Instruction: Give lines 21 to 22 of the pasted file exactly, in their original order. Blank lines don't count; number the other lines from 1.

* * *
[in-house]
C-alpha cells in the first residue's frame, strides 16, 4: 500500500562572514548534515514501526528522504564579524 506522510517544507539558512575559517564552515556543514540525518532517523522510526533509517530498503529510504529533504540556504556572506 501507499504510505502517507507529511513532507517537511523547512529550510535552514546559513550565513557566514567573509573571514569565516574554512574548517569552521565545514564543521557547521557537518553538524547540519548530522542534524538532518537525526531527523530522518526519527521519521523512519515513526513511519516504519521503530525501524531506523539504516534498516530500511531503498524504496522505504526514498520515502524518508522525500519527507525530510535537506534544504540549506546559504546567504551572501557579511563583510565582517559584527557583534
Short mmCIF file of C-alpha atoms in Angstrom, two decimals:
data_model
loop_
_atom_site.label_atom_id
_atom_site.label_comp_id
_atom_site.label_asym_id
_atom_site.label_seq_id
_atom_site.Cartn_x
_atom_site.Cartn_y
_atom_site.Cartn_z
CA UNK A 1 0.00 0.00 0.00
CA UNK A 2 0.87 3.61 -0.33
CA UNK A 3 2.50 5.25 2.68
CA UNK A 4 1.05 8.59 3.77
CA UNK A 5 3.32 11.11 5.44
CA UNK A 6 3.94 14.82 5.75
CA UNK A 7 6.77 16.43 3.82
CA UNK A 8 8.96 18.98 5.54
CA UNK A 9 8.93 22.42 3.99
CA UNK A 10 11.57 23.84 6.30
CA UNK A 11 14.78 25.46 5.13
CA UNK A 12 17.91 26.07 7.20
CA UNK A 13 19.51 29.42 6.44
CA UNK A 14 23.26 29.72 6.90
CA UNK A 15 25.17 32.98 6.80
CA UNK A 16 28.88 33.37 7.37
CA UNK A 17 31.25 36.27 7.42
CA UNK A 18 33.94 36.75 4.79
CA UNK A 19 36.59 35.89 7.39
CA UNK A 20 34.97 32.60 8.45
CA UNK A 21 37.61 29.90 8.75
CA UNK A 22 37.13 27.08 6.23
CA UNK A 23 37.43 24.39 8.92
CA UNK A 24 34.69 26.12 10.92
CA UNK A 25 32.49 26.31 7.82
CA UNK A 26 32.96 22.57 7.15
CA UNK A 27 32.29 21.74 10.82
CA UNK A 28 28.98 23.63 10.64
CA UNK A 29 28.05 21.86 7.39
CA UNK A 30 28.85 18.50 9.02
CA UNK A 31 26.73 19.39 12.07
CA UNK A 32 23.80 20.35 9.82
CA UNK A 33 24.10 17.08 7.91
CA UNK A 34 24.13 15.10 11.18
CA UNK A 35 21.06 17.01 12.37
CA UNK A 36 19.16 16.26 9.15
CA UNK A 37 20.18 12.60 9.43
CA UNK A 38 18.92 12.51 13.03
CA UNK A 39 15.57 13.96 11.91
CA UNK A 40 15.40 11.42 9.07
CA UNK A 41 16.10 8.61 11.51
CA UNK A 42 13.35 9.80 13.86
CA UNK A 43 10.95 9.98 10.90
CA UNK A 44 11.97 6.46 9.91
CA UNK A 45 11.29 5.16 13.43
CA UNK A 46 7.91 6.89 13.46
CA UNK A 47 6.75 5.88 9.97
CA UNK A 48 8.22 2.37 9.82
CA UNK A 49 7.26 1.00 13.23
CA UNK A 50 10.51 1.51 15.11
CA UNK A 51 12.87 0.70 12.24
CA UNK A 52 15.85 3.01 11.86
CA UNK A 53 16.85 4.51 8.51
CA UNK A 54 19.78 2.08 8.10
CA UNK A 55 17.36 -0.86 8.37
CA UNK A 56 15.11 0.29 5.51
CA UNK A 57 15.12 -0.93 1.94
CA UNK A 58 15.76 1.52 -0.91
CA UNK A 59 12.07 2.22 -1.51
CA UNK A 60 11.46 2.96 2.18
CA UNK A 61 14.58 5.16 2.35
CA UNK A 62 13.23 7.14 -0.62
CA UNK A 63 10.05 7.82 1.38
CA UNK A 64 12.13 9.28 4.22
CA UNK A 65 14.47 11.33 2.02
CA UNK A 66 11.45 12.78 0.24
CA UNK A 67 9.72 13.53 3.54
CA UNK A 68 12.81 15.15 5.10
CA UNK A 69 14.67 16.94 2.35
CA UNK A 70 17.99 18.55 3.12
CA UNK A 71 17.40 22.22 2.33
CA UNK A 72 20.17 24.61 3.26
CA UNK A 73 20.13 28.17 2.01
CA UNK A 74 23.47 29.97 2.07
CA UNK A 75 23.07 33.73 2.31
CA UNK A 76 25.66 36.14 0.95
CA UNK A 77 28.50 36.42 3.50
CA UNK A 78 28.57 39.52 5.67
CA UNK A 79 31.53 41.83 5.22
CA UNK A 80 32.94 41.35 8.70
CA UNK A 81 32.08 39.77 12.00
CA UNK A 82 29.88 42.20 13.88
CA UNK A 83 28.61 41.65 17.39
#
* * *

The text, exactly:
CA UNK A 9 8.93 22.42 3.99
CA UNK A 10 11.57 23.84 6.30